UPDATE: Fifth Circuit strikes Texas’ “Practice of Psychology” law as unconstitutional

AUSTIN (June 1, 2016) — With the passing on May 12 of the deadline by which either party could have filed a petition for certiorari to the U.S. Supreme Court, Mary Lou Serafine announced the finality of her victory in Serafine v. Branaman, the federal First Amendment case she brought in 2011 aimed at striking down the Texas law that bans the unlicensed practice of psychology.

“The Fifth Circuit Court of Appeals has issued its judgment that the central part of the Texas psychology licensing law is unconstitutional because it violates freedom of speech,” Serafine said.  “The law defined the ‘practice of psychology’ too broadly.  I thought it was unconstitutional because it effectively banned giving advice about the whole of life.”

Serafine continued, “Many states have the same overbroad, unconstitutional law because the APA—the American Psychological Association—drafted the model act.  The psychologists’ lobby obviously intended it to be broad.  It gives psychology boards too much power to drive others out of business if they offer help with personal problems.”

Serafine quoted the Court of Appeals’ opinion in her case, Serafine v. Branaman, No. 14-51151 (5th Cir.):

“The ability to provide guidance about the common problems of life—marriage, children, alcohol, health—is a foundation of human interaction and society….  By limiting the ability of individuals to dispense personal advice about mental or emotional problems based on knowledge gleaned in a graduate class in practically any context, subsection (c) chills and prohibits protected speech. But that is precisely what the overbreadth doctrine is meant to prevent.  Section 501.003(c), and by implication, Section 501.003(b)(2), are overbroad and contravene the First Amendment.  [citations omitted].

“State legislators have been gullible,” Serafine added.  “They are hurting the public.”

The case started in 2010 when Serafine ran as the Republican nominee against Democrat State Senator Kirk Watson.  “On my campaign website I told the voters who I am,” Serafine said.  “I wrote, ‘Mary Lou Serafine is an Austin attorney and psychologist.’”

“So the Texas Psychological Association, the Texas Board of Examiners of Psychologists, and the Texas Attorney General invoked the law, which allows a fine of $1000 a day and jail time.  If anything can inhibit speech, that would be it.”

Serafine had been giving personal growth seminars and offering counselling sessions.  She complied with the law, then sued under the First Amendment.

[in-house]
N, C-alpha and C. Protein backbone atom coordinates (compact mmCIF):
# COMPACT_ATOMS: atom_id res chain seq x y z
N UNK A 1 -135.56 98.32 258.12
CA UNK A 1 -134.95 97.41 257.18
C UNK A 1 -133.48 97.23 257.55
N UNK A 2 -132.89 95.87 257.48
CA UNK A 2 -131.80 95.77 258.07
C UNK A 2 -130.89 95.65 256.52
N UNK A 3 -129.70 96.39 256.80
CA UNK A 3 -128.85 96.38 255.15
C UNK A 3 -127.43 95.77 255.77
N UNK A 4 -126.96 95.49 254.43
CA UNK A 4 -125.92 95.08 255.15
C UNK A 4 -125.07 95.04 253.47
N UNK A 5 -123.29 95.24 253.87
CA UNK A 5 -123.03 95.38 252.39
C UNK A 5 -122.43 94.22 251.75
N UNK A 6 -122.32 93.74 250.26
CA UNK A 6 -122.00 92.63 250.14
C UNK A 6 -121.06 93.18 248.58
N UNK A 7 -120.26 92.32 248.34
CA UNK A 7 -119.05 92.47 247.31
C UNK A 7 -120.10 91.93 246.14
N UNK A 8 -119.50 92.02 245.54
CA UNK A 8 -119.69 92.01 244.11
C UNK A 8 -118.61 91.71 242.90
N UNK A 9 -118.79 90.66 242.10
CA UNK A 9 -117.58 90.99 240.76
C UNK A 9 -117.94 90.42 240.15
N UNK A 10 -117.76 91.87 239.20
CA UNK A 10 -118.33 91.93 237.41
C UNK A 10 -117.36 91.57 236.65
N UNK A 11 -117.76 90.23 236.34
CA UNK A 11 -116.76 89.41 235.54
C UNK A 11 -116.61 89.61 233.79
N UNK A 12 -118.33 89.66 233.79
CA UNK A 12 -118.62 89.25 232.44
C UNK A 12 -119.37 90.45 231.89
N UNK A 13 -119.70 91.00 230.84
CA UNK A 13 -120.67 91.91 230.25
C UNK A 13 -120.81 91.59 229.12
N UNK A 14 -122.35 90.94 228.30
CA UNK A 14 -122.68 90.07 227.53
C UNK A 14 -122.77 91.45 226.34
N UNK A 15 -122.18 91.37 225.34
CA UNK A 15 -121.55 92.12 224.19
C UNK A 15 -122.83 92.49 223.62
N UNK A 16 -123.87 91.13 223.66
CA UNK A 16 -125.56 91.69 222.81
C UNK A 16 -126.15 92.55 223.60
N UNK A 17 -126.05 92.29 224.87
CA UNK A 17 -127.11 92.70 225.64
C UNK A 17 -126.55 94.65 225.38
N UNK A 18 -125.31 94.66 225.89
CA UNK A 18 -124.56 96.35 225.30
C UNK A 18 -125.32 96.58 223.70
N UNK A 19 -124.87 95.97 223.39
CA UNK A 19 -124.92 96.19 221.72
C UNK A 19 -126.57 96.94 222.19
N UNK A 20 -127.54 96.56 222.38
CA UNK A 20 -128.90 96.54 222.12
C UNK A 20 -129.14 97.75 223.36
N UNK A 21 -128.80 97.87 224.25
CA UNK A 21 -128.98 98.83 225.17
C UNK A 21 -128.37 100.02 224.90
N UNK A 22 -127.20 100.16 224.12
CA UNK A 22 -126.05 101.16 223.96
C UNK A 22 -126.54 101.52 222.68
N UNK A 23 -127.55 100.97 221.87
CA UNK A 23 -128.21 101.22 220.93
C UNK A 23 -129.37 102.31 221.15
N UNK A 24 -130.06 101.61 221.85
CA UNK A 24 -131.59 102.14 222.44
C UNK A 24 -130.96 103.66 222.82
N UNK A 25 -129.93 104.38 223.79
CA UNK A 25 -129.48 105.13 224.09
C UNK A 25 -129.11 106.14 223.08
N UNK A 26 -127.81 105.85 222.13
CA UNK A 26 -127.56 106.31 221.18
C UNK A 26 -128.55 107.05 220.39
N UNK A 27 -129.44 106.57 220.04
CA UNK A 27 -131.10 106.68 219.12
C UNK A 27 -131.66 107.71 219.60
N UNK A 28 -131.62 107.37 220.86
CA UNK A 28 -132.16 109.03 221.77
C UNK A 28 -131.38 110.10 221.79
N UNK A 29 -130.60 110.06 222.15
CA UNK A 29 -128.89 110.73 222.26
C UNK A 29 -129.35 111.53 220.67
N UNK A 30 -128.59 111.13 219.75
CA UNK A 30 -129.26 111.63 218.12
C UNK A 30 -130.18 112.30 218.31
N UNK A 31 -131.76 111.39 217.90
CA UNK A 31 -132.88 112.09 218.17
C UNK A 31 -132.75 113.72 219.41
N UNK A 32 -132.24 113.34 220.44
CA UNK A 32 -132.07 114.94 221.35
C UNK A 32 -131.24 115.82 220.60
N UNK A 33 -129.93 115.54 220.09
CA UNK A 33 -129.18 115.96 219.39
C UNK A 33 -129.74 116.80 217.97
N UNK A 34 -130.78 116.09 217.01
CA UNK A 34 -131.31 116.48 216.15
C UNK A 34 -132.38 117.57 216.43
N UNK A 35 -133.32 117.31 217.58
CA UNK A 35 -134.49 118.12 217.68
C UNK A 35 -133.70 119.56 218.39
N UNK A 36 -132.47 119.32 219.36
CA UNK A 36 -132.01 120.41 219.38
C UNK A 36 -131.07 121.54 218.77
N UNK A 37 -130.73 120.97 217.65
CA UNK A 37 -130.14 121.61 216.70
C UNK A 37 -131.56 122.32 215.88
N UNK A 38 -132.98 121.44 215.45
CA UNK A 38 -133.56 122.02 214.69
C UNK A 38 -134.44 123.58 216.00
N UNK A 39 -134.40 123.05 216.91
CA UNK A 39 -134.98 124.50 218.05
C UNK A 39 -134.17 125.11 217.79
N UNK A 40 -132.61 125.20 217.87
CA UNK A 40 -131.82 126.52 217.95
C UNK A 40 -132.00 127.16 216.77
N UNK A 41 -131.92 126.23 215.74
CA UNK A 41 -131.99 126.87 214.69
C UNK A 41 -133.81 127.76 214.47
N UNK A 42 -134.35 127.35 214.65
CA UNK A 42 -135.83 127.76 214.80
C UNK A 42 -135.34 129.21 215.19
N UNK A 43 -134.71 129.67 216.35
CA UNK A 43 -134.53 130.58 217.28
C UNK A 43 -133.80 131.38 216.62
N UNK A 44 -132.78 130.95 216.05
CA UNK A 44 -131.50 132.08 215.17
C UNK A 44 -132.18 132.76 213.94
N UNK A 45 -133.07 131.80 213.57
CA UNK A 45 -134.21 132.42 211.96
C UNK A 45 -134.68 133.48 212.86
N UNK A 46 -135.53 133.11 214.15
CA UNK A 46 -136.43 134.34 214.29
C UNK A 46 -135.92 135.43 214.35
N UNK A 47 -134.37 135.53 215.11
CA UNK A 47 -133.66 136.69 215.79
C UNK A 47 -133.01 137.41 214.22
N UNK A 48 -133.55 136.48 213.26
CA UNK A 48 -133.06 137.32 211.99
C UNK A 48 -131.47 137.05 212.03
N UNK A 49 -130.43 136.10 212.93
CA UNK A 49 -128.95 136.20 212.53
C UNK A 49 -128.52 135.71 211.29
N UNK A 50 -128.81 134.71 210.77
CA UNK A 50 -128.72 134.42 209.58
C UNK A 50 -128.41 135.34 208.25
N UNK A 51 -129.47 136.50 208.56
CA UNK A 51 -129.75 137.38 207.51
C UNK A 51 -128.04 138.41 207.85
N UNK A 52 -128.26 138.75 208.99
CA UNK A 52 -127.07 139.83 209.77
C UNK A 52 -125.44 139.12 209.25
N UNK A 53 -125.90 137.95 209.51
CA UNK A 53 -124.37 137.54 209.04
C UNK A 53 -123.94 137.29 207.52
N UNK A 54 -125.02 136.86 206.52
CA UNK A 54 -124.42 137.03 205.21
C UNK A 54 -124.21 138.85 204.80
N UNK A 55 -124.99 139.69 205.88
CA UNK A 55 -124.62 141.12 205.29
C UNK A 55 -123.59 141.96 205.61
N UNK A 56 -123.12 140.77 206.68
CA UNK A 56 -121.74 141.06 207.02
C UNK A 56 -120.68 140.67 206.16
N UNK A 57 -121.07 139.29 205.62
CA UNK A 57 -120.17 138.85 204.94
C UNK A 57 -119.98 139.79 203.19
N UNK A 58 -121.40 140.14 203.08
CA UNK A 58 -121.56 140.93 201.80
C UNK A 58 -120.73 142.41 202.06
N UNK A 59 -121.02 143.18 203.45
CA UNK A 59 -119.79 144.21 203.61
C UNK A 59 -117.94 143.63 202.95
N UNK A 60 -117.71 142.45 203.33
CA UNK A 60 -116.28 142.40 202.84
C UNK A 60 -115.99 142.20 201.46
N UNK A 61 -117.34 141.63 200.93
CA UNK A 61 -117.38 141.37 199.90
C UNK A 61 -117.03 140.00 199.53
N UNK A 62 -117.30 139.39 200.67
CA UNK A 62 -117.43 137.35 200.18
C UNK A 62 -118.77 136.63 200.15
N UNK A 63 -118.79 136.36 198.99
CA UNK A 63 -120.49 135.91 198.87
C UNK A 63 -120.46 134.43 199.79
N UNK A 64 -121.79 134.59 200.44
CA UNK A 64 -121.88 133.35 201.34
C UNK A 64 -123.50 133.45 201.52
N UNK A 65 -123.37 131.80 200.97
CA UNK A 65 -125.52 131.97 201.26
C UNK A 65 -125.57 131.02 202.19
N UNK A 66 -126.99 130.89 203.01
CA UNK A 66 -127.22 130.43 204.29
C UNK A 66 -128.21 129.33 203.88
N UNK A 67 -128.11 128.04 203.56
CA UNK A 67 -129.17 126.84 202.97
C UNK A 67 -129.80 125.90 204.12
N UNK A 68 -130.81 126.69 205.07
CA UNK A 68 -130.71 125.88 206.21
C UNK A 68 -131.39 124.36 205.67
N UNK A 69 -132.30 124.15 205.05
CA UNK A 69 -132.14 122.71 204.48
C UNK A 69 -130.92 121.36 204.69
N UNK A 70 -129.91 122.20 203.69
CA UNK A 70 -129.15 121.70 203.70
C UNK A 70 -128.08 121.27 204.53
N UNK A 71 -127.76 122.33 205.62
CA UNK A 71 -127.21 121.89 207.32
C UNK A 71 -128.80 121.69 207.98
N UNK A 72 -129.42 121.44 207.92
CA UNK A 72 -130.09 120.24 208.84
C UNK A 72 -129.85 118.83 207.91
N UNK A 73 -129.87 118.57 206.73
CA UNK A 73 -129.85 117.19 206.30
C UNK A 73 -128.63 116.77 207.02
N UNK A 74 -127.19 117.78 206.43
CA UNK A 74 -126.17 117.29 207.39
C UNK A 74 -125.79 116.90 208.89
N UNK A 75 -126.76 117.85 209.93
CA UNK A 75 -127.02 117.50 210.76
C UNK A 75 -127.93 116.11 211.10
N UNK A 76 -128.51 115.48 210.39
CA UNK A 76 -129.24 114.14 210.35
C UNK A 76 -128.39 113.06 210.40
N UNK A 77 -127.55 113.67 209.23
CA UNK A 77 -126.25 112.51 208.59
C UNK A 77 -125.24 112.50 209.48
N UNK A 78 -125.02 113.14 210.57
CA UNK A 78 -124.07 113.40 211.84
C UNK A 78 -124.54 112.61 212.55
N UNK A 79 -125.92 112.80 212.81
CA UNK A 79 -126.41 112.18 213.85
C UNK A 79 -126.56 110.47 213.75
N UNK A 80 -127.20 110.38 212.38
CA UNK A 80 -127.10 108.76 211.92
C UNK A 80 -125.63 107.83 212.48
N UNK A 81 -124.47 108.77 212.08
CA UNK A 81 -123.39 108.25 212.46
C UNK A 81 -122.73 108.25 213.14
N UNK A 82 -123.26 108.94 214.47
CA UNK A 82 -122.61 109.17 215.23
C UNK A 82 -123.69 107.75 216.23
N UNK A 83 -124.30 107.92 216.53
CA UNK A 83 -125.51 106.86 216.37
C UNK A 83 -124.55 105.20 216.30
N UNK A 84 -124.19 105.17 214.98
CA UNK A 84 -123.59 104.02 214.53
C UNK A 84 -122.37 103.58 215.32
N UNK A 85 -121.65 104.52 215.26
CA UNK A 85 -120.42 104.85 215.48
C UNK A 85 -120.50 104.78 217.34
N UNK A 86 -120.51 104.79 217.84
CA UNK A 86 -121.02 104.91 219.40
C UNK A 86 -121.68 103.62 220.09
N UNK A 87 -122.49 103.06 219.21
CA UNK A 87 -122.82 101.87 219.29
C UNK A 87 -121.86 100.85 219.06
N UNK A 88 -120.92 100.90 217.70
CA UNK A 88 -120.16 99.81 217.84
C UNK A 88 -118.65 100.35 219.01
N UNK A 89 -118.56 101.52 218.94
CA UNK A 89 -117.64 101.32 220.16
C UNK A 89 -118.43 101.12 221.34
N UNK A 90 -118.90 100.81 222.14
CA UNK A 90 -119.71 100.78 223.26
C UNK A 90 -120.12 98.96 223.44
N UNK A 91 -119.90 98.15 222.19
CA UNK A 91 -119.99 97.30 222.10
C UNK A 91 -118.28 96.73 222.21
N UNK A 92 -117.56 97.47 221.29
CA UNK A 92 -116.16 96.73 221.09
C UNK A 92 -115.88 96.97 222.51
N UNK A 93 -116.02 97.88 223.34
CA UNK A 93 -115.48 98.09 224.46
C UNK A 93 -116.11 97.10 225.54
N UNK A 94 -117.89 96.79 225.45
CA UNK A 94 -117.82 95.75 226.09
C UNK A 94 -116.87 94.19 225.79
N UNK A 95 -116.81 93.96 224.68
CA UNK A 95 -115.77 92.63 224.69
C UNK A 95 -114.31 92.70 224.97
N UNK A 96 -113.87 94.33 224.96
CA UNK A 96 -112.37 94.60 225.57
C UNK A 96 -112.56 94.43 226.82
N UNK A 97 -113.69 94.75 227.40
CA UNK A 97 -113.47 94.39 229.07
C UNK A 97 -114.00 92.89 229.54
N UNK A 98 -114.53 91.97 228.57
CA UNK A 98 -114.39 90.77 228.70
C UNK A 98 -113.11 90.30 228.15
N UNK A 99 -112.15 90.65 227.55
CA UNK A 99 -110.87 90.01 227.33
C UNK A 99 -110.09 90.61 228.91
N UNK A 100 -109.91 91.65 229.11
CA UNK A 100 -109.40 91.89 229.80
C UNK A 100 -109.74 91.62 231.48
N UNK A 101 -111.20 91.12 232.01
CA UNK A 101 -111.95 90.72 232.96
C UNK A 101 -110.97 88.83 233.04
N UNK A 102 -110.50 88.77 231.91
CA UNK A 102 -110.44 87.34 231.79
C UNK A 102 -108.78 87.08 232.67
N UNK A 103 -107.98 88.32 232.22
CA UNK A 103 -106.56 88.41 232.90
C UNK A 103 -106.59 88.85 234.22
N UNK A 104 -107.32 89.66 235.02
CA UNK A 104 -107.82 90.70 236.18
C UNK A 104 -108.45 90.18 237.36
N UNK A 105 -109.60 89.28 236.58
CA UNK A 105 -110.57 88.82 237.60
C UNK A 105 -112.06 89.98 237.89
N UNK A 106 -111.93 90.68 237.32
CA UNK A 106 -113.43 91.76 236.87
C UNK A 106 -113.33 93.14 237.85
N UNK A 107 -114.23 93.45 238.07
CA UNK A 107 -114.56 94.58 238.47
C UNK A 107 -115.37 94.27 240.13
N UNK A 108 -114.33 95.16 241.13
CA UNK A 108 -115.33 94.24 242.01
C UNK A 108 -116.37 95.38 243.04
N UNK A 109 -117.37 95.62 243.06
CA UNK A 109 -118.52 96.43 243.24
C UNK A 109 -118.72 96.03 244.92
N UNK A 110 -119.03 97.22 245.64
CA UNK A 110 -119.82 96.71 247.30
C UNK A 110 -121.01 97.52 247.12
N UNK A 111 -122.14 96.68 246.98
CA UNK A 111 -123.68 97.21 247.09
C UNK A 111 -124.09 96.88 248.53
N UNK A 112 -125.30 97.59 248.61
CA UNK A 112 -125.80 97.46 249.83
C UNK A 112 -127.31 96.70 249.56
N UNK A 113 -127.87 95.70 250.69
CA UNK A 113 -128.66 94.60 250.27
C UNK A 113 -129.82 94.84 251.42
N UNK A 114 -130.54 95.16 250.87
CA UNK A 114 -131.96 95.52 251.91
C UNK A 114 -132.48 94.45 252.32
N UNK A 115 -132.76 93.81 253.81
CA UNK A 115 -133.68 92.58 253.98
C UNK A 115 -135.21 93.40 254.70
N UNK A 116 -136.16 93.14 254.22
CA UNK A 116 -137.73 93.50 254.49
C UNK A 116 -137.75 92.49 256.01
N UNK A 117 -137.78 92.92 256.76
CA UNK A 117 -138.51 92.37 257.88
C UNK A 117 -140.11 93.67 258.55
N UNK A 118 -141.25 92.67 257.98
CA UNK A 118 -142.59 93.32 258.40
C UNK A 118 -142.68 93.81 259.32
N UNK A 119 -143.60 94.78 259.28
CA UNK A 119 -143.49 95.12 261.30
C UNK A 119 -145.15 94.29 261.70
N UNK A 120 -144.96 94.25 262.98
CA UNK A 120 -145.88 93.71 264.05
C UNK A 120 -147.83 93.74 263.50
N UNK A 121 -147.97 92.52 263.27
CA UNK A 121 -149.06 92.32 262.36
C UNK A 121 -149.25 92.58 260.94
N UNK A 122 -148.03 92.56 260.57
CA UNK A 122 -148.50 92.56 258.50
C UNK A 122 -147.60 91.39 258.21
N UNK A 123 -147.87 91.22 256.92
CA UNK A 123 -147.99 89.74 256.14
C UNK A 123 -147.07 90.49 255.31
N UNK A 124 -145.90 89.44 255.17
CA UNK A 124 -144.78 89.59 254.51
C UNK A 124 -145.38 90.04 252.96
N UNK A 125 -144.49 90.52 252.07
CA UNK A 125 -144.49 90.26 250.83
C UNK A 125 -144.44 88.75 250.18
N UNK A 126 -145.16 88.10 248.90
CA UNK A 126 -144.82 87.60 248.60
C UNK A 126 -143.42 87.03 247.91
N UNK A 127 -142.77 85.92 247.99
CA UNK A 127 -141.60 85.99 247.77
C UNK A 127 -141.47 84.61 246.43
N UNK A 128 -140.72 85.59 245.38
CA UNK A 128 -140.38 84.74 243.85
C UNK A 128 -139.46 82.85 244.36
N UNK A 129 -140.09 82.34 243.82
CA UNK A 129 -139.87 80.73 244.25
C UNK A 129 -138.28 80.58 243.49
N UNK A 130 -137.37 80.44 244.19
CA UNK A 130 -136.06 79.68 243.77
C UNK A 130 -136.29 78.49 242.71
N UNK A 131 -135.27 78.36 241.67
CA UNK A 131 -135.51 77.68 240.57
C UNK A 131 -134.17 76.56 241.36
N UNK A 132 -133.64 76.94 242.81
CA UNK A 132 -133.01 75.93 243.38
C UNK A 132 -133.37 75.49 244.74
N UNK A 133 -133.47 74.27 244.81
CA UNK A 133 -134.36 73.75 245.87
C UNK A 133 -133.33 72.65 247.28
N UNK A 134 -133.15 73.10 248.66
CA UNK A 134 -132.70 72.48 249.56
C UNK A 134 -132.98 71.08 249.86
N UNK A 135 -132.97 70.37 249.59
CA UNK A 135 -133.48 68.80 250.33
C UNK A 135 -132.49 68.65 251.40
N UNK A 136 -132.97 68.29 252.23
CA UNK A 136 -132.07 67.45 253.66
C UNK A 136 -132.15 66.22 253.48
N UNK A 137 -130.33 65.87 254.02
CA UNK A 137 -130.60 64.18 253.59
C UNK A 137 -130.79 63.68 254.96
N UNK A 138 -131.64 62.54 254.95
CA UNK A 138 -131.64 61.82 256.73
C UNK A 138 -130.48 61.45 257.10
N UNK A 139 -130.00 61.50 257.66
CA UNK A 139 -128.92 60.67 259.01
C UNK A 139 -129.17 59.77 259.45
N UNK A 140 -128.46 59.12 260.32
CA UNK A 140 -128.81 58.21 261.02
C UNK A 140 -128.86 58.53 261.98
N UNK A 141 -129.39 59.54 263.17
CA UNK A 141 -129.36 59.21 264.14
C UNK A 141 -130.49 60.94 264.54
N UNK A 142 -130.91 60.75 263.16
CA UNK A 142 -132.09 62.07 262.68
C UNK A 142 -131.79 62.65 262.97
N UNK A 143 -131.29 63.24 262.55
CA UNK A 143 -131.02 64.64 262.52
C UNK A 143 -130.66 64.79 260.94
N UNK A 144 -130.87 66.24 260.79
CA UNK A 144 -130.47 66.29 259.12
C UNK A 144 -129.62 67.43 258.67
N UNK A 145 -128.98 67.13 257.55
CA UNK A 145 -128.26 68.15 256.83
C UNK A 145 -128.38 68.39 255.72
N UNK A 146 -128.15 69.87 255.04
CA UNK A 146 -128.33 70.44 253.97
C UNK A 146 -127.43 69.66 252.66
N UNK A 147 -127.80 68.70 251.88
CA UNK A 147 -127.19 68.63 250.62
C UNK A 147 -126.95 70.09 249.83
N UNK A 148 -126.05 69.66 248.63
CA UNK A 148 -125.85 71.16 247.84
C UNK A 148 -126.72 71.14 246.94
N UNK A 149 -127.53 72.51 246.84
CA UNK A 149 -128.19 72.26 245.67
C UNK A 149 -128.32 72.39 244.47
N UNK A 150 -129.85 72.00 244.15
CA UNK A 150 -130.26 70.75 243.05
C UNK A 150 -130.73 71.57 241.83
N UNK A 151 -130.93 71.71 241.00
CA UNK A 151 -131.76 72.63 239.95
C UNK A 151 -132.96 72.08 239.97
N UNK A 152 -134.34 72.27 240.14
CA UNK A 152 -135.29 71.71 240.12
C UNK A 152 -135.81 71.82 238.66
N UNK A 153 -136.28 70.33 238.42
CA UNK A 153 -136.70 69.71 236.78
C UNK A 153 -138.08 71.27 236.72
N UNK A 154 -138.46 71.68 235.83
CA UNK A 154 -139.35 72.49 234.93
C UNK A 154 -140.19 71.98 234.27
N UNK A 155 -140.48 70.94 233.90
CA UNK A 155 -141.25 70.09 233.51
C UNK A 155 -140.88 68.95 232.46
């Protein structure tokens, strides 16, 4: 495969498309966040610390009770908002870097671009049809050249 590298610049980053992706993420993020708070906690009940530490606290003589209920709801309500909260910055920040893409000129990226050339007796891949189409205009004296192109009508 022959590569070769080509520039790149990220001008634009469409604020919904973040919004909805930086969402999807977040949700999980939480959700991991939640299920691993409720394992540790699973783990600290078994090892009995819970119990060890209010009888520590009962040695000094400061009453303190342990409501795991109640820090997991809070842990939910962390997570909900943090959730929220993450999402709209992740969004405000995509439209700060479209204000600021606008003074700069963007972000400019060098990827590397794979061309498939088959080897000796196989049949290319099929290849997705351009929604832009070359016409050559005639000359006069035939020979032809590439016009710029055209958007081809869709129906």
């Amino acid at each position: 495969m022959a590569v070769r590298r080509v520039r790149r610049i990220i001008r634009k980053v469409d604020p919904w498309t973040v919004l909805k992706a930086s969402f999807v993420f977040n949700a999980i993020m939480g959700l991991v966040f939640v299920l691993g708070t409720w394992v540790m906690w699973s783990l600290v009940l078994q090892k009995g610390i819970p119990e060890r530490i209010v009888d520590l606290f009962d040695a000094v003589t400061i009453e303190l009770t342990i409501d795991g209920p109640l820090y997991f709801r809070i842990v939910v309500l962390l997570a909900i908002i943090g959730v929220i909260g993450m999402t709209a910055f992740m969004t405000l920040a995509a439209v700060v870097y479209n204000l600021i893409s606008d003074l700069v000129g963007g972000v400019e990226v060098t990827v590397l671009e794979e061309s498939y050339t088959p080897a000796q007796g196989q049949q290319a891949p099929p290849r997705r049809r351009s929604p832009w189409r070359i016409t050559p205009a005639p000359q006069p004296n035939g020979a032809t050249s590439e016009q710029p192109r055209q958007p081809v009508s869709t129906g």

Speaking about her success at the Court of Appeals, Serafine said, “Countless unlicensed professionals in Texas who give one-to-one psychological advice for a fee should be relieved to be out from under this law’s infringement of their speech.  Life and executive coaches, management consultants, health coaches, and anyone with graduate training in psychology, education, or even art, sports, or business are only a few such people.”

Serafine was quick to say the Court left the door open for the legislature to draft a narrower and constitutionally-viable statute.

But asked whether it was possible to draft a narrower definition of the practice of psychology, Serafine said, “No.  Because there is no scientific basis for it. There isn’t even a general professional consensus about the correct principles and methods of psychology.  The lobby is one of self-interest.”

“Testing the licensing of psychologists under the First Amendment was decades overdue,” Serafine said.  “Psychology is not medicine.”

Do other licenses such as marriage and family counseling or professional counseling also suffer from overbroad statutes?  “I’m certain they do,” Serafine said, “in fact they are sometimes broader. The bottom line is that the talking professions do just that—talk.  The First Amendment protects our right to talk and listen.”

“I do think a state government could legally certify psychologists and counselors,” Serafine said.  “But they can’t license them, I believe, and prevent everyone else from engaging in psychological speech.”

The Court’s opinion, the appellate briefs Serafine wrote, and parts of the trial transcript are on the website www.mlserafine.com.

The Dallas firm of Haynes Boone presented oral argument on Serafine’s behalf at the Court, under attorney Andrew Guthrie.

In support of Serafine’s position, the Center for Individual Rights of Washington, D.C. filed an amicus brief focused on First Amendment overbreadth doctrine.

Serafine said she would like to hear from attorneys in other states facing similar cases.


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